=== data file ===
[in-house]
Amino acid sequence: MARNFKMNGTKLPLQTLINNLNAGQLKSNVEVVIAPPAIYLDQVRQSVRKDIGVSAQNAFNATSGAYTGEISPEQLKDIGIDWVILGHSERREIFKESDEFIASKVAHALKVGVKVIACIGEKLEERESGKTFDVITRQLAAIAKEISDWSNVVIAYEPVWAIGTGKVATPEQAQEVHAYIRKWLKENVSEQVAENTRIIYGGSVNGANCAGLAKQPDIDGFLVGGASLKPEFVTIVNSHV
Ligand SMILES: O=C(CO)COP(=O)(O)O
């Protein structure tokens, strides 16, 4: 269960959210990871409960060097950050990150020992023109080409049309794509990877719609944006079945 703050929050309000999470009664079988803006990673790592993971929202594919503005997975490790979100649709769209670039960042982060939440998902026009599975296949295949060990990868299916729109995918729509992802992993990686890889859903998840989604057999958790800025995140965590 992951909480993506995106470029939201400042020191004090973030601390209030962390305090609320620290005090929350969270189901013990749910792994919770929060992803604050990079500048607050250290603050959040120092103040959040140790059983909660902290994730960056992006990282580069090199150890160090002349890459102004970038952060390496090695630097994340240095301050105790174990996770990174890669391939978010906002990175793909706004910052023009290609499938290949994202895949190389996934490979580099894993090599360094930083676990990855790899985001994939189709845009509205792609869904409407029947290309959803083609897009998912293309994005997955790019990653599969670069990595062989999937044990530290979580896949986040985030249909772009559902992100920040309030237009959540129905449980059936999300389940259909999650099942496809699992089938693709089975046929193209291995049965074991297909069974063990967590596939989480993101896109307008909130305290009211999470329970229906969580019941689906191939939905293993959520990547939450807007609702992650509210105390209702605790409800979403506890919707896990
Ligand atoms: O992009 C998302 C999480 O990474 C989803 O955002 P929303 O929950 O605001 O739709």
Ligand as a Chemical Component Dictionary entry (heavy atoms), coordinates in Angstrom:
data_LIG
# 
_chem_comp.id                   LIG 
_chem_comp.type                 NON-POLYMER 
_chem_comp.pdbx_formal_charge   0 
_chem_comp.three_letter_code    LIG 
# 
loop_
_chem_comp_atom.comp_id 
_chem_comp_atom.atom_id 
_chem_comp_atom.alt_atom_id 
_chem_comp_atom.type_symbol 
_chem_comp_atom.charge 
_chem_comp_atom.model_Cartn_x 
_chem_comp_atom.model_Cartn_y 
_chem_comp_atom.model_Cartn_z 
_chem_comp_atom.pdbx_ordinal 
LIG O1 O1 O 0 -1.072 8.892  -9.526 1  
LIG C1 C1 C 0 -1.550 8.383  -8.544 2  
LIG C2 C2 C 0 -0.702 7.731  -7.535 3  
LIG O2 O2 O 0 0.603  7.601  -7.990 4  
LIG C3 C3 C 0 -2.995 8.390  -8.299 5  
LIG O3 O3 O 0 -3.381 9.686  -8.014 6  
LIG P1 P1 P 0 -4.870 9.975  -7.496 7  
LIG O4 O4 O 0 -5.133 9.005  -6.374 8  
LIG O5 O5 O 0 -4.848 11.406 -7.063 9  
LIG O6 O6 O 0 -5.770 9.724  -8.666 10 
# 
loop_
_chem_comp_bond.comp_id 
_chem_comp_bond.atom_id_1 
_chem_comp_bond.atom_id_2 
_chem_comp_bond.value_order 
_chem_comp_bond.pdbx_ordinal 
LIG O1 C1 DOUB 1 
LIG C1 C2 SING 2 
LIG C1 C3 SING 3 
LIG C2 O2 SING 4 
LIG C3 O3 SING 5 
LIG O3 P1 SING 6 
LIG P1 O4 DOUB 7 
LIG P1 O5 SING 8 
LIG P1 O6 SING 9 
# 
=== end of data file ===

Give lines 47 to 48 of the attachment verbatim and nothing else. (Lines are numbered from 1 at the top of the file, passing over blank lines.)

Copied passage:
LIG P1 O4 DOUB 7 
LIG P1 O5 SING 8 